In Part 1 of this article, I proposed a different definition of a unicorn company: one that solves a billion-person problem, rather than simply one with a billion-dollar plus valuation. Thus defined, a new generation of unicorns, powered by Breakthrough business models, is required to achieve positive exponential outcomes, scaled across the Sustainable Development Goals (SDGs).
But what exactly does a Breakthrough business model consist of?
Last year, Stelios Kavadias, Kostas Ladas and Christoph Loch from the Judge Business School in Cambridge, UK published a Harvard Business Review article looking at the features of transformative business models. Looking across 40 businesses from Airbnb to Amazon, each with its own unique business model, the authors found six recurring features.
Interestingly, businesses that displayed a higher number of these features correlated with a higher success rate in transforming their respective industries.
No surprise, Uber was found to exemplify five of the six features identified by the authors. But in order for Uber to place itself in good stead for achieving the type of positive exponential outcomes the SDGs require, various aspects of its business model will need to be reconsidered.
We list below these six transformative business model features, presenting our take on what the future quo for Uber could look like if they were to pivot their business model towards one that’s poised for exponential positive outcomes. [Author’s note: we just launched a series of business model briefings exploring these features in greater depth on Project Breakthrough, a knowledge platform developed in partnership between Volans and the UN Global Compact.]
Six Breakthrough business model features
1. Personalisation: How to engage customers with unmet needs
Status quo: Users can hail a ride on their smartphone, determining when, where, what and how they want their ride. Uber’s rating system allows individuals to share their feedback on drivers and in return, choose drivers that suit their needs.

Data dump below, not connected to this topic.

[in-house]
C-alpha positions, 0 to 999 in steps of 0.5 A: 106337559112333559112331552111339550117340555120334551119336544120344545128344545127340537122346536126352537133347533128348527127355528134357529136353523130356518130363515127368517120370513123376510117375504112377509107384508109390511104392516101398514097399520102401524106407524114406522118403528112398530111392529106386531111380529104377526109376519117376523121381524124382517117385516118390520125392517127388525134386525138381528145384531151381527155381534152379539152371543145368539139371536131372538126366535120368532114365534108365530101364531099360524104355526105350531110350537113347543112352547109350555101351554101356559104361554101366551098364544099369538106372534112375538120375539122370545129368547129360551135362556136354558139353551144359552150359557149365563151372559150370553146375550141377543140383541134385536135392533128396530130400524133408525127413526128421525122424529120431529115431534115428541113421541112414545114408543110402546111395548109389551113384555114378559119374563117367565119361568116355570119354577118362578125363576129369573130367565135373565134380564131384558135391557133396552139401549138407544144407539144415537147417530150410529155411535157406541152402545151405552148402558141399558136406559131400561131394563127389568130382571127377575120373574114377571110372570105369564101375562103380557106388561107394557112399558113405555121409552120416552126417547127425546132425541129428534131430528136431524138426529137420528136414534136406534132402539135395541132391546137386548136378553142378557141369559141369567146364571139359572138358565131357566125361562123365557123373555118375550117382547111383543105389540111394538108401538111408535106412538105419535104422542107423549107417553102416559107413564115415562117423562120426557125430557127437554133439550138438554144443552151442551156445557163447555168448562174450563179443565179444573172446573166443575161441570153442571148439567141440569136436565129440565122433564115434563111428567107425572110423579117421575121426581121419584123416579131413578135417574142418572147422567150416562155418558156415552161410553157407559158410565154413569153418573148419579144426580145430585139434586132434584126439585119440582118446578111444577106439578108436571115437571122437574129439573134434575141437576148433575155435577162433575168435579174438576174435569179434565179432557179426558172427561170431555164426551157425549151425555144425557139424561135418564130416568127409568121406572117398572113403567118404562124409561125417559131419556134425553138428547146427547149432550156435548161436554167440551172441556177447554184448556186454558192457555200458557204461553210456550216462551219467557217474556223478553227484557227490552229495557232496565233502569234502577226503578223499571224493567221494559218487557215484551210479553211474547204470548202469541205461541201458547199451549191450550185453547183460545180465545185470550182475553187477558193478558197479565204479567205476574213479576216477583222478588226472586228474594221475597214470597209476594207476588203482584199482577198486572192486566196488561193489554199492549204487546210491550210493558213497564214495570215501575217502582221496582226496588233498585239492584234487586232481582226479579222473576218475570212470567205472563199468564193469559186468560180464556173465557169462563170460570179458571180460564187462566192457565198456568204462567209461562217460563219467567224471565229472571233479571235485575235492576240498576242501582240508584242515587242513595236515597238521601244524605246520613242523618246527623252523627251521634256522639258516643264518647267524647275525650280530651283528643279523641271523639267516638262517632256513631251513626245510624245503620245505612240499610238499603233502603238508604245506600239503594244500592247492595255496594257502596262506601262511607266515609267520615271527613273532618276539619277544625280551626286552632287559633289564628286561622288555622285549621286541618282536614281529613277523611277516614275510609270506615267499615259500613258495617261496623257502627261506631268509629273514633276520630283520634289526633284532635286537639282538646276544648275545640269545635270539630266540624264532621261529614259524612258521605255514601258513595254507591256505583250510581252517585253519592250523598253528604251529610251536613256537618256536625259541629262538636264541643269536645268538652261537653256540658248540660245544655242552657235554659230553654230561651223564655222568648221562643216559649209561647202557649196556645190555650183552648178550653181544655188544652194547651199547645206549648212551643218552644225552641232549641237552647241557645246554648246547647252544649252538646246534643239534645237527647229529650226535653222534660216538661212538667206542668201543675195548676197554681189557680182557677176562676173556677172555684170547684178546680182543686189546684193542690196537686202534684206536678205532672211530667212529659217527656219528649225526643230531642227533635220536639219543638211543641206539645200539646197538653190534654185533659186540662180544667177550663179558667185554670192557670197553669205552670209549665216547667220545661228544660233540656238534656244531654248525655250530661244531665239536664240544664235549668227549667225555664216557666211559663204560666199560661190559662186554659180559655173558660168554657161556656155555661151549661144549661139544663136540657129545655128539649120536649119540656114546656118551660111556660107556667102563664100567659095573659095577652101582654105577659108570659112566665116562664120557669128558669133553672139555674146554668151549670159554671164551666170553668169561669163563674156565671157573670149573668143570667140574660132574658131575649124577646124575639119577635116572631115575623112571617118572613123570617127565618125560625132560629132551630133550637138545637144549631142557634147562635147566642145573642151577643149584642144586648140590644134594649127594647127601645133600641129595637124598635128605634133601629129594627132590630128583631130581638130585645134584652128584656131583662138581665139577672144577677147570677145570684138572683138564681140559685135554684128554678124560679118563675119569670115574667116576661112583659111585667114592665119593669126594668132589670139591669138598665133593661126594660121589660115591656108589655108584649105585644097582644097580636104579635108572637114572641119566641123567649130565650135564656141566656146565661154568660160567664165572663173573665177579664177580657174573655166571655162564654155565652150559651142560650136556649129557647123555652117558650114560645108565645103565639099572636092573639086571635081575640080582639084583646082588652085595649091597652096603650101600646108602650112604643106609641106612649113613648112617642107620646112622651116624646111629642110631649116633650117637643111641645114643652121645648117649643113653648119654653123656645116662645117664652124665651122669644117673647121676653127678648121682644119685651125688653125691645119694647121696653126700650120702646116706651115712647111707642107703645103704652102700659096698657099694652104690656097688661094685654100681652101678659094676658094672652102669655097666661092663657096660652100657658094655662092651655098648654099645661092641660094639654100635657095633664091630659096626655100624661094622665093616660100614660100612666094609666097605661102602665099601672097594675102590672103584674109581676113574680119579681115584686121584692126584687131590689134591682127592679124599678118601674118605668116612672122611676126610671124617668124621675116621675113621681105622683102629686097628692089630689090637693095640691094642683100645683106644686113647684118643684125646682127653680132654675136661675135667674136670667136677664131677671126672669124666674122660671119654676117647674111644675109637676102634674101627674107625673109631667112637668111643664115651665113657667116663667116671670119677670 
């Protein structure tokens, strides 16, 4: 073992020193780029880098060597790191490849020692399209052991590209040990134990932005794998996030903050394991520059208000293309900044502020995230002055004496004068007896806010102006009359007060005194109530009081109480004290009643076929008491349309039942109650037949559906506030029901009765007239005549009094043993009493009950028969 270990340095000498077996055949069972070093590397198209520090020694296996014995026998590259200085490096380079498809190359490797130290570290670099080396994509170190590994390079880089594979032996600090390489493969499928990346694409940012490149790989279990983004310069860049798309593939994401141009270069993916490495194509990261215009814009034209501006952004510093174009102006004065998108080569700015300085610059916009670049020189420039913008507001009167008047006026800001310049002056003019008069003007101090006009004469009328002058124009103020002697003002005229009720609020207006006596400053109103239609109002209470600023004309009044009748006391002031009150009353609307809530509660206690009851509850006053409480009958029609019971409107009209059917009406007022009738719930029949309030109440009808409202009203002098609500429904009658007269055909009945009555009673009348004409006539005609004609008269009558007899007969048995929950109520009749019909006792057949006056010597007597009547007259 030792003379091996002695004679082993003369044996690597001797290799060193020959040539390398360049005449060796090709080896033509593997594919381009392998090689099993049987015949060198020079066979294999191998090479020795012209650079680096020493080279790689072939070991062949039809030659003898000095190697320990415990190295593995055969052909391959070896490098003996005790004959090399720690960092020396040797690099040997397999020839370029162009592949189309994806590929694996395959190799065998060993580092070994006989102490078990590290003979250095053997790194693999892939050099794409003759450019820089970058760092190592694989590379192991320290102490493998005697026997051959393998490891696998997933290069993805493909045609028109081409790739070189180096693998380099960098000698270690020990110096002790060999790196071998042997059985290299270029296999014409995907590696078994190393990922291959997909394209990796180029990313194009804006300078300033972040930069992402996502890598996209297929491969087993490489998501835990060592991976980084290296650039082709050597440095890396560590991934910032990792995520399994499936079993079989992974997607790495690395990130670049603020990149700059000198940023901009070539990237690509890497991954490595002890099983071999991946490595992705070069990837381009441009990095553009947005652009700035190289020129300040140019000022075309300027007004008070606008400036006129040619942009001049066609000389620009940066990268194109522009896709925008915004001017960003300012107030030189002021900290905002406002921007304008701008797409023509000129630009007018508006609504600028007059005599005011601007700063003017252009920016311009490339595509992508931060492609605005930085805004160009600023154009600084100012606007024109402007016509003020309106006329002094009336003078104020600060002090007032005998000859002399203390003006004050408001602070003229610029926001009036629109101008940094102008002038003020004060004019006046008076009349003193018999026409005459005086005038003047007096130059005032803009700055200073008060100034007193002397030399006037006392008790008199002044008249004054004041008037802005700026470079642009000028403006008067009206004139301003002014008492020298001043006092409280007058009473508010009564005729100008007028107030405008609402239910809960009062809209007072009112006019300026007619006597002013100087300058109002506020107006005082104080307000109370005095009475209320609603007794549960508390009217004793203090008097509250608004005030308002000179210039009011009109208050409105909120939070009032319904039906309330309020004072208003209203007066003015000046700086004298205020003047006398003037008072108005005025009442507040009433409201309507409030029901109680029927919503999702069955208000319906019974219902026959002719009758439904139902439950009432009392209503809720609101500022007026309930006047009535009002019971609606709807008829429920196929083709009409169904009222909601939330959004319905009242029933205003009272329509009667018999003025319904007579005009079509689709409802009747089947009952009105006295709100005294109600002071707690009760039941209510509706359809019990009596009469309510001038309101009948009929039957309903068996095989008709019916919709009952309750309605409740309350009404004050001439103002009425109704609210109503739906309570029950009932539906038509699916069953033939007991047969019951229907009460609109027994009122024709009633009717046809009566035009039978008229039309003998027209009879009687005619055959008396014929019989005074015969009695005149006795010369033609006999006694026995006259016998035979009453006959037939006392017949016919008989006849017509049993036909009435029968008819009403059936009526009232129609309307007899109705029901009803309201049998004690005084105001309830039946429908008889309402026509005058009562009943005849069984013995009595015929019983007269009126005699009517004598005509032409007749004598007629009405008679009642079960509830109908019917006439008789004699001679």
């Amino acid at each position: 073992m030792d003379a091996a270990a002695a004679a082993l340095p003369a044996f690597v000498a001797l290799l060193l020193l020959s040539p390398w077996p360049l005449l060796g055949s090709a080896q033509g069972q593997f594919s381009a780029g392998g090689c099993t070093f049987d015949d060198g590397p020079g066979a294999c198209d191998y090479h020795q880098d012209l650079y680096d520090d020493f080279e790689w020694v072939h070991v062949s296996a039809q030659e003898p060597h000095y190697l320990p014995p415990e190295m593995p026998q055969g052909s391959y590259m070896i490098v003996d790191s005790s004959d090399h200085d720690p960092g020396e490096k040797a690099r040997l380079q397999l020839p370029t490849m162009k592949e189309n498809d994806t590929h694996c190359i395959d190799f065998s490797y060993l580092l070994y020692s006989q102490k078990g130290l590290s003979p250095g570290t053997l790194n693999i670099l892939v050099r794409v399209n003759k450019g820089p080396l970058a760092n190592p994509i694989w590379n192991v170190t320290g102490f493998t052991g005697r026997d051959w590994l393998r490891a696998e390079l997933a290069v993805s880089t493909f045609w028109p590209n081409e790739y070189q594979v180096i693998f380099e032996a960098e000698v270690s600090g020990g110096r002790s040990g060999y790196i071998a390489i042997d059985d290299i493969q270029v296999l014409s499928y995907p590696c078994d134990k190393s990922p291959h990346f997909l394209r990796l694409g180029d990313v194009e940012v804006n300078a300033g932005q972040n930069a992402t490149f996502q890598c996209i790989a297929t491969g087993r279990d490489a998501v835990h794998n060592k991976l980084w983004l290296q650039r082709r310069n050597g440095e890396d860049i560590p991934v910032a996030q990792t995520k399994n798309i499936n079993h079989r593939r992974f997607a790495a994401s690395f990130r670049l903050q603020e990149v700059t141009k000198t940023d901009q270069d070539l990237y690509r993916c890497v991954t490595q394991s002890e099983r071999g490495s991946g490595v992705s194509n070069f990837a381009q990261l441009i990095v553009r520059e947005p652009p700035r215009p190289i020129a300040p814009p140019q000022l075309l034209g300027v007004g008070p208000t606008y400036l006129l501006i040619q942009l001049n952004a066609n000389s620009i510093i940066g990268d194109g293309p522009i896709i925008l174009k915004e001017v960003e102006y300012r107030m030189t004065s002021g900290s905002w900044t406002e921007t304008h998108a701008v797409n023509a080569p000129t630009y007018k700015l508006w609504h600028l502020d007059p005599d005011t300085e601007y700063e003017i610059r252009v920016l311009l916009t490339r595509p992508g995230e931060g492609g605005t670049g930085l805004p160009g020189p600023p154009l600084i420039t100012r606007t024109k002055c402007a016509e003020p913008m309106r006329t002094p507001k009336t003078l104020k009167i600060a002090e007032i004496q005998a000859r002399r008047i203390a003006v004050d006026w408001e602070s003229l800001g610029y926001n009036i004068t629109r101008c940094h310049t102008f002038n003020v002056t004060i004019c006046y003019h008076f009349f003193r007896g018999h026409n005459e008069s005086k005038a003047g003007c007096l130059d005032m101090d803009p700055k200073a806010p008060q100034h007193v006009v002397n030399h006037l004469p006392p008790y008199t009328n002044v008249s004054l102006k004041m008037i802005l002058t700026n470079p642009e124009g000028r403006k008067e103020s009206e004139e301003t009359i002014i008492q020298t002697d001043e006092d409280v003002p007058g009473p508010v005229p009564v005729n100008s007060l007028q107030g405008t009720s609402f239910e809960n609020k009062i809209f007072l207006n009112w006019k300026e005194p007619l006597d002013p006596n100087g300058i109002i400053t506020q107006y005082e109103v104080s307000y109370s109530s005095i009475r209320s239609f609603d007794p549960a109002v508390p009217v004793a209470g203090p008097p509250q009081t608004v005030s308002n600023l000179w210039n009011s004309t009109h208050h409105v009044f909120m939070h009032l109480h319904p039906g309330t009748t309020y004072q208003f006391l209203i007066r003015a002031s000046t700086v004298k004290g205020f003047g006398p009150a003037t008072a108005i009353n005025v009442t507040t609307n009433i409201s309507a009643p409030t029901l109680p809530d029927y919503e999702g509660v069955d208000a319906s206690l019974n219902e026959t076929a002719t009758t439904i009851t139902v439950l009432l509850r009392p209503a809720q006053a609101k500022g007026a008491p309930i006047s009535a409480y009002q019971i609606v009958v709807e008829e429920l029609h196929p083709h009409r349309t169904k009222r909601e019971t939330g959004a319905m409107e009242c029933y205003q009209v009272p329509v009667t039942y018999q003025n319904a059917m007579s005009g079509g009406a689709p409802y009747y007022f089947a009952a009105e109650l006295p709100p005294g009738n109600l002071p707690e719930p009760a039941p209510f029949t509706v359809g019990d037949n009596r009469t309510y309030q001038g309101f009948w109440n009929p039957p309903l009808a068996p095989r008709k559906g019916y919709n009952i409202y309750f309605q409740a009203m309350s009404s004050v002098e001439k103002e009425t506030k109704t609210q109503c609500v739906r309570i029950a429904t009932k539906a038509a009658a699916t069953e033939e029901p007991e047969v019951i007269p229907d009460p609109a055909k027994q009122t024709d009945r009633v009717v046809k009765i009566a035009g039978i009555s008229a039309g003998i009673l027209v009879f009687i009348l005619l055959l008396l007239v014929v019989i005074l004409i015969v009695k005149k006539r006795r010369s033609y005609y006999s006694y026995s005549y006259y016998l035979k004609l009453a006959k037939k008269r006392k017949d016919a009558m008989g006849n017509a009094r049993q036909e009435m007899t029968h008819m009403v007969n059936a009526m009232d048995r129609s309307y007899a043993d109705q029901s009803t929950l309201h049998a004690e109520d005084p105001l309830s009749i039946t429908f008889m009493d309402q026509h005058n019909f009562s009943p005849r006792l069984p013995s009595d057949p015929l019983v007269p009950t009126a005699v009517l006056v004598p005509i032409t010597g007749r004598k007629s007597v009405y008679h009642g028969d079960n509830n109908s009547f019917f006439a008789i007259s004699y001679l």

Future quo: In addition to diversifying into new markets like food delivery (UberEats) and package delivery (UberRush), there are other customer segments with more critical, unmet needs, such as the elderly or those with chronic diseases who require tailored, affordable transportation. There’s inspiration to be found in other industries ripe for disruption.
Take insurance: AllLife Insurance in South Africa pioneered affordable health insurance for patients with HIV and diabetes with an innovative business model that helps and incentivises patients to manage their health conditions through lifestyle and dietary changes.
2. Closed-Loop: How to do radically more with dramatically less
Status quo: Uber’s business model is asset light, and hence the Cambridge authors did not find the closed-loop feature to be relevant.
Future quo: Uber has already launched fleets of Electric Vehicles in some cities, and is trialling Self-Driving vehicles in others. There are tremendous potential upsides to this — as John Zimmer of Lyft makes clear: a world with lower emissions, fewer cars and fewer parking spaces is to be welcomed. But Uber (and Lyft) will need to confront the jobs issue early on, helping drivers through this transition, potentially by moving them onto other career trajectories. Consider British insurance firm Aviva, which recently asked its employees if they felt their job could be replaced by a robot. Those who answered ‘yes’ are being offered training for other jobs in the company.
3. Asset Sharing: How to unlock the access economy